I’m as cynical as the next policy wonk, but sometimes even I am surprised at the perverse outcomes of some of those policies. Take the bizarre scenario outlined in the new agricultural outlook report from the FAO and the OECD regarding the projected rise in ethanol trade – ethanol traded for ethanol – between the United States and Brazil. That’s right, 6.3 billion gallons a year sloshing between the world’s pre-eminent ethanol producers by 2021. And all in the name of the environment, without a single drop helping people or the planet.
Why would the United States, which now devotes 40% of its corn crop to the production of ethanol, import more than 4 billion gallons of ethanol from Brazil? And why would Brazil at the same time import a projected 2 billion gallons from the U.S.? Couldn’t we just save all those transactions costs and shipping-related greenhouse gas emissions by keeping our ethanol and cutting our projected ethanol imports from Brazil in half?
Not if your goal is to game the U.S. biofuel mandate.
The U.S. Renewable Fuel Standard, passed in 2007 and known as RFS2, includes a mandate for 36 billion gallons of renewable fuel use by 2022, with a nested set of mandates for different types of biofuels. Conventional or first-generation biofuels, such as ethanol from corn, have limited environmental benefits, with supposed reductions in greenhouse gas (GHG) emissions of about 20%. Congress wisely set the mandate such that the majority of the 36 billion-gallon mandate should be met by “advanced biofuels” with a GHG score of 50% or better in terms of reductions.
Well, advanced biofuel production in the United States isn’t going so well. A small share is expected to come from advanced biodiesel, and that target remains distant but plausible. But the rest is supposed to come from the development of cellulosic ethanol. It turns out that all the R&D money has gone into corn ethanol, greased by the subsidies and incentives Congress lavished to prime that corn-fed pump. No one expects much cellulosic ethanol production anytime soon, though we could be pleasantly surprised. At this point, all we produce is a whole lot of corn ethanol, and we are already nearing the technical limit of 15 billion gallons for non-advanced biofuels.
Fortunately for Brazilian ethanol producers and, indirectly, their U.S. counterparts, the renewable fuel mandate can be met to a significant extent by the use of “other” advanced biofuels. Even though Congress was sold the RFS on the promise of energy independence, those “other biofuels” do not have to be produced in the United States. (In fact, mandating U.S. sourcing could have been subject to a WTO challenge.) Brazil’s sugarcane-based ethanol is considered advanced, with a GHG-reduction score of 50% despite widespread concerns about a range of other social and environmental impacts.
So by 2021 FAO/OECD researchers project that to meet even somewhat relaxed U.S. RFS2 mandates for total biofuel use and advanced biofuel use the United States will import more than 4 billion gallons of sugar ethanol from Brazil.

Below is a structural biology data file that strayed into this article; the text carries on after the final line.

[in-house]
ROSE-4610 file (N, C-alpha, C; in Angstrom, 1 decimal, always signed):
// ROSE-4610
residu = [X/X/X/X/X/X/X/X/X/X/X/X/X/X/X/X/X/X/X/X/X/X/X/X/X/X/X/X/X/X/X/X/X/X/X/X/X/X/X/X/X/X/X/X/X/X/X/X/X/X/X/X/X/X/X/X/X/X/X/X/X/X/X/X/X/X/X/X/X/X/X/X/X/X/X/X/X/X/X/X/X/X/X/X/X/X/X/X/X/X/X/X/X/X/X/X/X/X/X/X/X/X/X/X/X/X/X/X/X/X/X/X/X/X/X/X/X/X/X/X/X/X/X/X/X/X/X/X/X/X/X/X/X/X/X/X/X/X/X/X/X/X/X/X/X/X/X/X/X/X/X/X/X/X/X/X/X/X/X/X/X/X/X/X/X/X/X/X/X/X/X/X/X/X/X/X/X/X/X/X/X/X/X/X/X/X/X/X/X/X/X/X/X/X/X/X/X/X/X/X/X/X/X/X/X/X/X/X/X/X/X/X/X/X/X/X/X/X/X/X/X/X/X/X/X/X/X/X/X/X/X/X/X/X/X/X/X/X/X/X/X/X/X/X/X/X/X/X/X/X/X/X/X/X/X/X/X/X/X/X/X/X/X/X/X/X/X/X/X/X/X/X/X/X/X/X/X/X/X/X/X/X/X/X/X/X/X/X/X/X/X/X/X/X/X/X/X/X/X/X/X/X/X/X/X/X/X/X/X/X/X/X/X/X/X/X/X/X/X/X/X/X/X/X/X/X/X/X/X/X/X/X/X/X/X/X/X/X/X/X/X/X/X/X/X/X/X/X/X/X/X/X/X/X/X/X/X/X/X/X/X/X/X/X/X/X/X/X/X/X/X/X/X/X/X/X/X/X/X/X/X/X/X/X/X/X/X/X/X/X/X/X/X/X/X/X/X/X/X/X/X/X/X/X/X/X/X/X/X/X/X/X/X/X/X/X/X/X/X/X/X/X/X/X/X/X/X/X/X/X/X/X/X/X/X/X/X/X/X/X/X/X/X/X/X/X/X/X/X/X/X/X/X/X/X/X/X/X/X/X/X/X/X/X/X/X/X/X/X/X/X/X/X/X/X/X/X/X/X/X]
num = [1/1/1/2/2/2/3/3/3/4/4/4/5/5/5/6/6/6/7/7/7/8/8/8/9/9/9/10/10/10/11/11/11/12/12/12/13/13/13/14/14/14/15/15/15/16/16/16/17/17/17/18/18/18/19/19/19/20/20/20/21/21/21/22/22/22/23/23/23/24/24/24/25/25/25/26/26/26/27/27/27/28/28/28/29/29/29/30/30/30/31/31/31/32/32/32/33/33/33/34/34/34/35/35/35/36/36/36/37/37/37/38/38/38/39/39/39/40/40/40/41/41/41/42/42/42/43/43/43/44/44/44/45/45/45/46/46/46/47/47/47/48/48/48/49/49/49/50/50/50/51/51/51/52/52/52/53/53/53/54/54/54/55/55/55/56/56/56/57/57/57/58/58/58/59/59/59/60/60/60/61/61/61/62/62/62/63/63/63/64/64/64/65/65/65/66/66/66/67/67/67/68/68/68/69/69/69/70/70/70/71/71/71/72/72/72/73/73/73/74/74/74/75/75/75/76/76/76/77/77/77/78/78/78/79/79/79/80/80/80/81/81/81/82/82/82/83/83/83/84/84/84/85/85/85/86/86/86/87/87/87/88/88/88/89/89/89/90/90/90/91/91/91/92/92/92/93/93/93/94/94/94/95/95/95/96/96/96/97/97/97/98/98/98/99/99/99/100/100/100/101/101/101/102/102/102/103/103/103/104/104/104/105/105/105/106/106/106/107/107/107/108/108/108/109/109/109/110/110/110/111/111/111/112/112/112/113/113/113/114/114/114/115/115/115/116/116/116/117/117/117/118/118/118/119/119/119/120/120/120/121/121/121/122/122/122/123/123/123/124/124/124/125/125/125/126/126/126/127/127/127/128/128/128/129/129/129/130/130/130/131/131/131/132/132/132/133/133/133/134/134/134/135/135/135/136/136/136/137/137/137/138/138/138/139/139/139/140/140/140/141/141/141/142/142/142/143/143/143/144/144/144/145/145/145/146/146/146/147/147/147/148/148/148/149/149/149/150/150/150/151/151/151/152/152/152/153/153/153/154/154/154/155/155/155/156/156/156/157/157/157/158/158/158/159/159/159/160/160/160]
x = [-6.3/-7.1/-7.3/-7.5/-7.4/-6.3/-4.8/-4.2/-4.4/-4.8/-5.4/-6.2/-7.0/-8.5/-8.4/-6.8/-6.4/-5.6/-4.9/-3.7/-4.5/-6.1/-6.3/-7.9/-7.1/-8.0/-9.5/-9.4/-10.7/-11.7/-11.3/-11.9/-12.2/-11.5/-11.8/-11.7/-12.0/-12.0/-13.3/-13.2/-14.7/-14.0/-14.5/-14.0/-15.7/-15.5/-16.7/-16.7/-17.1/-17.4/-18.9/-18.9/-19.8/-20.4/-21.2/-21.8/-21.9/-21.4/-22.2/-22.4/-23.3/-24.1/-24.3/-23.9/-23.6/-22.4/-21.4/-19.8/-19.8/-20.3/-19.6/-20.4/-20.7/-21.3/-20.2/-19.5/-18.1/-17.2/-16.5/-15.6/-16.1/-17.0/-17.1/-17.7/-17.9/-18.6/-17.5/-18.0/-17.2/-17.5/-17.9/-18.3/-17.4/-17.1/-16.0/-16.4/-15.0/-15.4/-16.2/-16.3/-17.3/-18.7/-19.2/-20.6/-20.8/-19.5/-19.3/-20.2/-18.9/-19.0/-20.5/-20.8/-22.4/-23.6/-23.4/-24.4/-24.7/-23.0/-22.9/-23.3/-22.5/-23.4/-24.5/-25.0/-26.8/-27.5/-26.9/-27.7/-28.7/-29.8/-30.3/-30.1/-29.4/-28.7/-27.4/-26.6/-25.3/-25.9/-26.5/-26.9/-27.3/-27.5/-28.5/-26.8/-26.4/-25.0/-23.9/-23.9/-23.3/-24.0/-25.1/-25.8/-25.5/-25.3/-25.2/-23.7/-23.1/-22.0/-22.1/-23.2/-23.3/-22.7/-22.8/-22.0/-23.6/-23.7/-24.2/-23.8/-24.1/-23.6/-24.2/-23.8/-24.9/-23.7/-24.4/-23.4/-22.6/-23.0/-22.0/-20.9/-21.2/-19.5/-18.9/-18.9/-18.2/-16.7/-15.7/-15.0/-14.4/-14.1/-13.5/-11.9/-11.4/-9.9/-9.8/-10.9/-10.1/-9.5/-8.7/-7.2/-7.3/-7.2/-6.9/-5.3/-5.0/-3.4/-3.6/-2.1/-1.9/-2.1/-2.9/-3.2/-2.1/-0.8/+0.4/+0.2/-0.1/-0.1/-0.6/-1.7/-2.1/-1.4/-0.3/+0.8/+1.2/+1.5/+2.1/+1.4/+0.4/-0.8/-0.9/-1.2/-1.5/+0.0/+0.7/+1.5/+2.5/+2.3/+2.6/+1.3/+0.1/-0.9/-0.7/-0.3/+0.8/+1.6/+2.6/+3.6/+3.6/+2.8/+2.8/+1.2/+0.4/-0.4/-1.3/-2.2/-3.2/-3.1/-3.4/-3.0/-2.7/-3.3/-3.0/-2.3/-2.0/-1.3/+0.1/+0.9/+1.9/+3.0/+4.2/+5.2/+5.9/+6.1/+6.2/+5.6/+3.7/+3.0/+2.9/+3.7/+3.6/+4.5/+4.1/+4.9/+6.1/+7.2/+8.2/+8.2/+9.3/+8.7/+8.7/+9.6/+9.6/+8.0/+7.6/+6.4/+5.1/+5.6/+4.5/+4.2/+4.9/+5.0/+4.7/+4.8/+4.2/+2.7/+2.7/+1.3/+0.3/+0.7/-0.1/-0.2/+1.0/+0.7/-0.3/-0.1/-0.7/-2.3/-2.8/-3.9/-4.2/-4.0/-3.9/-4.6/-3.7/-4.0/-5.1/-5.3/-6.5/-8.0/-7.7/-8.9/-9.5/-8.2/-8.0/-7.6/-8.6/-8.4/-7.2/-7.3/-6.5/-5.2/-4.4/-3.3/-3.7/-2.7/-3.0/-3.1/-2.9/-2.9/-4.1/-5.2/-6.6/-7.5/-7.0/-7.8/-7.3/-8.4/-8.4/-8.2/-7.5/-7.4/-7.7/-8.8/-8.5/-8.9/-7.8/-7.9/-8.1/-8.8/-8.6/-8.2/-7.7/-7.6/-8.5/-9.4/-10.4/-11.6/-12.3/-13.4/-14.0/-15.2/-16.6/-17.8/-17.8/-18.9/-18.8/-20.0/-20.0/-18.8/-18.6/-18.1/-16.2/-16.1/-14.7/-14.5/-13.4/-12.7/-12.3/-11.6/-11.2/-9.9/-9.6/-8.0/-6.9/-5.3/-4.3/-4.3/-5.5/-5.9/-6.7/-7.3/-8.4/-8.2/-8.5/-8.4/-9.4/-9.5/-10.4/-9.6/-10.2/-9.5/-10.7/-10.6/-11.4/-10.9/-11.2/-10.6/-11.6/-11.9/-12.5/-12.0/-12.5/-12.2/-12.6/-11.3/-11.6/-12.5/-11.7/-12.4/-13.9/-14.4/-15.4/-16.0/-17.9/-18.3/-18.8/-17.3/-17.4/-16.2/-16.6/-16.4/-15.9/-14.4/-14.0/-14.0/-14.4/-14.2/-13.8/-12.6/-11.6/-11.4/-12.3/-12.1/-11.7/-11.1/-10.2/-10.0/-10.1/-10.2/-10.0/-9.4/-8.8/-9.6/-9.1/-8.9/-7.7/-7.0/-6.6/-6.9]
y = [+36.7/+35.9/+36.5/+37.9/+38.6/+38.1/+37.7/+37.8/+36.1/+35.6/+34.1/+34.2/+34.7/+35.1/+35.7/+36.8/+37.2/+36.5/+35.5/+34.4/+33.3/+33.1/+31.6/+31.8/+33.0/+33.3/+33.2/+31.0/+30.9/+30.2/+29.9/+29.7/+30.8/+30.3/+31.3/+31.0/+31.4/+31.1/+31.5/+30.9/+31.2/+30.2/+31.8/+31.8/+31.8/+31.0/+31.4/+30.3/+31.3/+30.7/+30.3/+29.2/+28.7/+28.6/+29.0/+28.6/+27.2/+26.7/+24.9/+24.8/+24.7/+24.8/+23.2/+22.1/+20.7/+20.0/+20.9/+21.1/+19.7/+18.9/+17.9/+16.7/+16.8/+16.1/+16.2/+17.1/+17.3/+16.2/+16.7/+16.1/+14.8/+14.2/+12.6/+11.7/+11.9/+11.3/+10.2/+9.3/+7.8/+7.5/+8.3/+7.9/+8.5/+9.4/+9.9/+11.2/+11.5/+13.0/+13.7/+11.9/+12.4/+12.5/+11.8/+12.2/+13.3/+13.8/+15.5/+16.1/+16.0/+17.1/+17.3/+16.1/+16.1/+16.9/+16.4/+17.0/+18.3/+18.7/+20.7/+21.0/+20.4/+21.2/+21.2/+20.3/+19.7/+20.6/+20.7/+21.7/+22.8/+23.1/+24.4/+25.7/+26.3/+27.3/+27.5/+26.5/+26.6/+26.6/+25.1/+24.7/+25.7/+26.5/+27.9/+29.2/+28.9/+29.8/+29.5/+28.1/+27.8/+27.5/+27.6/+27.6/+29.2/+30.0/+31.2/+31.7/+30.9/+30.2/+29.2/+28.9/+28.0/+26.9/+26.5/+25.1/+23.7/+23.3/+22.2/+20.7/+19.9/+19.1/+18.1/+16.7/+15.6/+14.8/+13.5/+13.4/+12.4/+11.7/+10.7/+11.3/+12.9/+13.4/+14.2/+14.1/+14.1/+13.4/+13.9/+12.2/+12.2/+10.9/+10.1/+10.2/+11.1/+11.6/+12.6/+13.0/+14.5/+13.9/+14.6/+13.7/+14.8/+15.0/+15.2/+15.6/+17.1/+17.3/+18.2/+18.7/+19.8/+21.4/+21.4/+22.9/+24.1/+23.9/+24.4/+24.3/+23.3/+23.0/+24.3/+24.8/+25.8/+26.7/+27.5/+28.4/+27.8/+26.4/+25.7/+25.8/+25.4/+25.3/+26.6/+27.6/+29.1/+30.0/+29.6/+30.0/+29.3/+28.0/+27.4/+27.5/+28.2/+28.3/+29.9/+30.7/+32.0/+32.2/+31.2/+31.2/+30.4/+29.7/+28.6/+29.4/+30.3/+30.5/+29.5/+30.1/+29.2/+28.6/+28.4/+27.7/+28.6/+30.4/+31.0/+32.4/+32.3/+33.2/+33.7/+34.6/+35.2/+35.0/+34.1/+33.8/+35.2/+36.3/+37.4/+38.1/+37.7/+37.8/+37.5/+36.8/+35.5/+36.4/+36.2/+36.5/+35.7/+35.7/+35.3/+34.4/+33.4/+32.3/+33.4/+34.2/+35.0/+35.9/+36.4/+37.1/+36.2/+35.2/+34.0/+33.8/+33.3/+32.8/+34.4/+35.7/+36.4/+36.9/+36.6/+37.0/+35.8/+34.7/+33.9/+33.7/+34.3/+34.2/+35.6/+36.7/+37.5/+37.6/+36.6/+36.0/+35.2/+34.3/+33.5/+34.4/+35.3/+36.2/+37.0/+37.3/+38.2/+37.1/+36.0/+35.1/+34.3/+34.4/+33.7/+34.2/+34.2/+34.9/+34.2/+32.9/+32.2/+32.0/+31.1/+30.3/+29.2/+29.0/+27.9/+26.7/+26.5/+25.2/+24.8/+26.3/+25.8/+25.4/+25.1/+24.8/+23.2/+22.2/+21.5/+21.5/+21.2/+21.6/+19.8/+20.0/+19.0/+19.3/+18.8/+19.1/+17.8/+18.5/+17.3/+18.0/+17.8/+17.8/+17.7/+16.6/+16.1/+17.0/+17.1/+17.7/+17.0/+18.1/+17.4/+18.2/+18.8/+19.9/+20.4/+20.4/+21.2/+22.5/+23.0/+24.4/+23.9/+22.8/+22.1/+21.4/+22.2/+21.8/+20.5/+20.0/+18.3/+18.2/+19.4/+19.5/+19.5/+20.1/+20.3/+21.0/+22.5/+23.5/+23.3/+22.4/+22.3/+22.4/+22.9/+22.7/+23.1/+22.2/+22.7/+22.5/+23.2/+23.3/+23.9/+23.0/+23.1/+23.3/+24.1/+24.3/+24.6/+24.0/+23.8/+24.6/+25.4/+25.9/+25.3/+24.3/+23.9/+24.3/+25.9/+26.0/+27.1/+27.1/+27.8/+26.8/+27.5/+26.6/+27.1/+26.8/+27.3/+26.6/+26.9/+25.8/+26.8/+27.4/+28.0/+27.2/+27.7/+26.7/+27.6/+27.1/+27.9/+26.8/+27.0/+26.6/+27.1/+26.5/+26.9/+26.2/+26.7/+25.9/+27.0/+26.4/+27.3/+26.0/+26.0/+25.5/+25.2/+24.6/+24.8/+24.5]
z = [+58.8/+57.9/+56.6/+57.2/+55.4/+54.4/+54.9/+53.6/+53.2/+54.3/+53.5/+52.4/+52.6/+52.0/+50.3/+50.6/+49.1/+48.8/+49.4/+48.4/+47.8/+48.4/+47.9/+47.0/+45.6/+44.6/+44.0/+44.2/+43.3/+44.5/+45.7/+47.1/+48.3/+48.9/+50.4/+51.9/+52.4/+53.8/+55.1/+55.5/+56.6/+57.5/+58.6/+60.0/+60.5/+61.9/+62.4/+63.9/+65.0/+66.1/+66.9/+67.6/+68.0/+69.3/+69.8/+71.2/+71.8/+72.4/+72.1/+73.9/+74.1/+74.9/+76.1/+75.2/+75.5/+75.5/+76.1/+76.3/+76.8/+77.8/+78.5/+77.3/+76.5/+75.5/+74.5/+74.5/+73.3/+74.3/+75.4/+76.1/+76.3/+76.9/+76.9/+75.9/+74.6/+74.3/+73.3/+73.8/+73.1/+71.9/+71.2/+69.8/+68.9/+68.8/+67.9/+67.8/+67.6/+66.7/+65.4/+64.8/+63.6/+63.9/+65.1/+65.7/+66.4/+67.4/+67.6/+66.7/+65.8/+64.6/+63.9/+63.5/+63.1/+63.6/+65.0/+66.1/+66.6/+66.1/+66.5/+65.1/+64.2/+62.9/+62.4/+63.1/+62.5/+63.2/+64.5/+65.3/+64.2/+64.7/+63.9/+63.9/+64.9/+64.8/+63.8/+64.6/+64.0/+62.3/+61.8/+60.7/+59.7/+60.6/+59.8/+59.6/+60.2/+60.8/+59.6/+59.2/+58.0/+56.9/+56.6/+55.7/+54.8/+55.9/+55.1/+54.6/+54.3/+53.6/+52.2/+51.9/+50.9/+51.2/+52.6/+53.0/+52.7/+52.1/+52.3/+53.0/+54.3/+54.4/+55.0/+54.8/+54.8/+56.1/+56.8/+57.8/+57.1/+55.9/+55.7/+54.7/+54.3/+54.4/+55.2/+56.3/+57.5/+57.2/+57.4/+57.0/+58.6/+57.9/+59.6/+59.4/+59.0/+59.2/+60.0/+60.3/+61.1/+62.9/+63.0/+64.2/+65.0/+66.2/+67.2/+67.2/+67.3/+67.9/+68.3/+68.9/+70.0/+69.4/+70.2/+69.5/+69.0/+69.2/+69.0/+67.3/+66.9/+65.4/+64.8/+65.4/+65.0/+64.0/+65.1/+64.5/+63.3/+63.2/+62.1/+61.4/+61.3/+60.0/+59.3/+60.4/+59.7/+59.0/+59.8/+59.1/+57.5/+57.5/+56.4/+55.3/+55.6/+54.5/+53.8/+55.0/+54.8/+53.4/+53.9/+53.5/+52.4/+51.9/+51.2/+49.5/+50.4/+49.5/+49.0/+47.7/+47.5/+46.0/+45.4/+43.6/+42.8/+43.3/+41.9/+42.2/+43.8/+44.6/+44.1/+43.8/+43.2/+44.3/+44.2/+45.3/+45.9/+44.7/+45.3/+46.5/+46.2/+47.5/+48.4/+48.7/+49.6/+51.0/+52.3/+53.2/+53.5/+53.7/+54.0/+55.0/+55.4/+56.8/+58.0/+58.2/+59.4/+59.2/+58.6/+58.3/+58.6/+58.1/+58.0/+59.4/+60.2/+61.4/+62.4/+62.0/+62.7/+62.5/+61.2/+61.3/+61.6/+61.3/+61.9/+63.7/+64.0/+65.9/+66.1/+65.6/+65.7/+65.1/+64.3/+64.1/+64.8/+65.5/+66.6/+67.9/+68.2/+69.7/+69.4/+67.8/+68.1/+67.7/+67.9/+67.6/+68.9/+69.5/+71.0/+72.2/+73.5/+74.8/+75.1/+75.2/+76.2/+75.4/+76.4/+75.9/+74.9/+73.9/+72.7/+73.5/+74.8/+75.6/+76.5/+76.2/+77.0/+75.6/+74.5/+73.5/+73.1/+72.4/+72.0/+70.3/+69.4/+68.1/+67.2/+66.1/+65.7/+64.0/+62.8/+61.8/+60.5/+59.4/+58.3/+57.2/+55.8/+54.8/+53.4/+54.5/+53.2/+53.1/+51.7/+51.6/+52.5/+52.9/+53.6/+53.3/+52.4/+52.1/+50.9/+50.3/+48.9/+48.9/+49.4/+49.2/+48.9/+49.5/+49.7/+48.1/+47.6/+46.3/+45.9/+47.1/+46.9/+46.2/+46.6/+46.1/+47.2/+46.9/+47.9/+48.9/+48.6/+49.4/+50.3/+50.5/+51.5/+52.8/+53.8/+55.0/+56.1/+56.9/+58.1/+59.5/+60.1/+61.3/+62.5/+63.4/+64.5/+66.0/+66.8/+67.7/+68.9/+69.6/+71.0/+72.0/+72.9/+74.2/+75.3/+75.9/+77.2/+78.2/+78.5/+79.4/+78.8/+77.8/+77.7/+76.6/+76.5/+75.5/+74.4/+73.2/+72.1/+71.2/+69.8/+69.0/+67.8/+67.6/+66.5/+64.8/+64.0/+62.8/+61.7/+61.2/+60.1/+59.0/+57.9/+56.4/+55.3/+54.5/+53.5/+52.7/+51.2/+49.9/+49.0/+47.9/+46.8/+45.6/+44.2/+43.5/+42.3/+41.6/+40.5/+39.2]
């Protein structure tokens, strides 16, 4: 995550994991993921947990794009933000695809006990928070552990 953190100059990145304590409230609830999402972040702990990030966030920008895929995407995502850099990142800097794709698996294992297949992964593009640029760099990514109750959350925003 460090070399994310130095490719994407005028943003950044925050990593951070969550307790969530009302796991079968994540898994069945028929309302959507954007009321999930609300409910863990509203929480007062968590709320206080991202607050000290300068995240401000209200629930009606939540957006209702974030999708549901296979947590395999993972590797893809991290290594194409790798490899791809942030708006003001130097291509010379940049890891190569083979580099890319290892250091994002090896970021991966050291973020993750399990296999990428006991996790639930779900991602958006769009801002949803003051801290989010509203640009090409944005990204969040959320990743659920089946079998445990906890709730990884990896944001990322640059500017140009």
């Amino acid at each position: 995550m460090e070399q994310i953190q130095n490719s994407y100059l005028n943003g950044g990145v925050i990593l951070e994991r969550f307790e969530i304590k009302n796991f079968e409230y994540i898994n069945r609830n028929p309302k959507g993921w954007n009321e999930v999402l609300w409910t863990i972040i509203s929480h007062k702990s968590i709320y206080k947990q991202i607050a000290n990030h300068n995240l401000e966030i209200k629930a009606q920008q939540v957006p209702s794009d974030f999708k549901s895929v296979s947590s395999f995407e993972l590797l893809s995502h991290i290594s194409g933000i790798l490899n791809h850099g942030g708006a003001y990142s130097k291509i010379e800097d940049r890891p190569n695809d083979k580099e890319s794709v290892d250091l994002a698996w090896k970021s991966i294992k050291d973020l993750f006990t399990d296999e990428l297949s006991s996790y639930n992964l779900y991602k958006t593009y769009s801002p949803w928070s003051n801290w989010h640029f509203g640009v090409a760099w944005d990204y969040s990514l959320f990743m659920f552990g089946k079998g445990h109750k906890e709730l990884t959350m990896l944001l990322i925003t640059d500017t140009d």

Actually, it could be much much more, but the researchers clearly couldn’t imagine Congress letting that happen. But they modeled that too, and if current EPA policies are followed and the U.S. does not relax the demands of RFS2 to compensate for low domestic production of cellulosic ethanol, imports from Brazil are projected to be more than 13 billion gallons, almost as much as the U.S. currently produces in corn ethanol.
A third scenario, more perverse than the last but perhaps more likely, is if the EPA decides to allow U.S. corn ethanol to fill the gap left by the cellulosic shortfall, in spite of its limited environmental benefits and its high social costs in terms of food prices. The FAO-OECD model on that one projects a 35% rise in corn demand and a whopping 16% increase in global corn prices.
But the ultimate perversity is the ethanol-for-ethanol trade between the U.S. and Brazil. Under the FAO-OECD’s baseline scenario, Brazil would import 2 billion gallons of corn ethanol from the United States. Why, if it’s a major ethanol exporter and it produces more environmentally sustainable ethanol? To make up for the domestic shortfall created by its exports to the U.S., and to meet its own rising demand from its expanding fleet of flex-fuel cars. They’ll take our low-grade corn ethanol if they can get a higher price for their sugar-based equivalent.
Talk about perverse. It’s bad enough that we meet our environmental goals not through good old American know-how but by buying it from someone else. Then we turn around and sell them an environmentally inferior equivalent at a cheaper price.
In the process, another round in the food-fuel fight will be won by the fuels, with ethanol demand continuing to put upward pressure on corn prices globally. The FAO-OECD report contains strong warnings on biofuels’ impacts on food prices, and it went to press even before drought parched the U.S. corn belt. They projected stable or slightly declining prices in 2012 and forward. Instead, corn and soybean prices are hitting historic highs and the world is staring down the loaded barrels of the third major spike in commodities prices in the last five years.
Unfortunately, the powers that be seem to have learned nothing from the first two. They certainly haven’t learned that it’s still a bad idea to put food in our cars.
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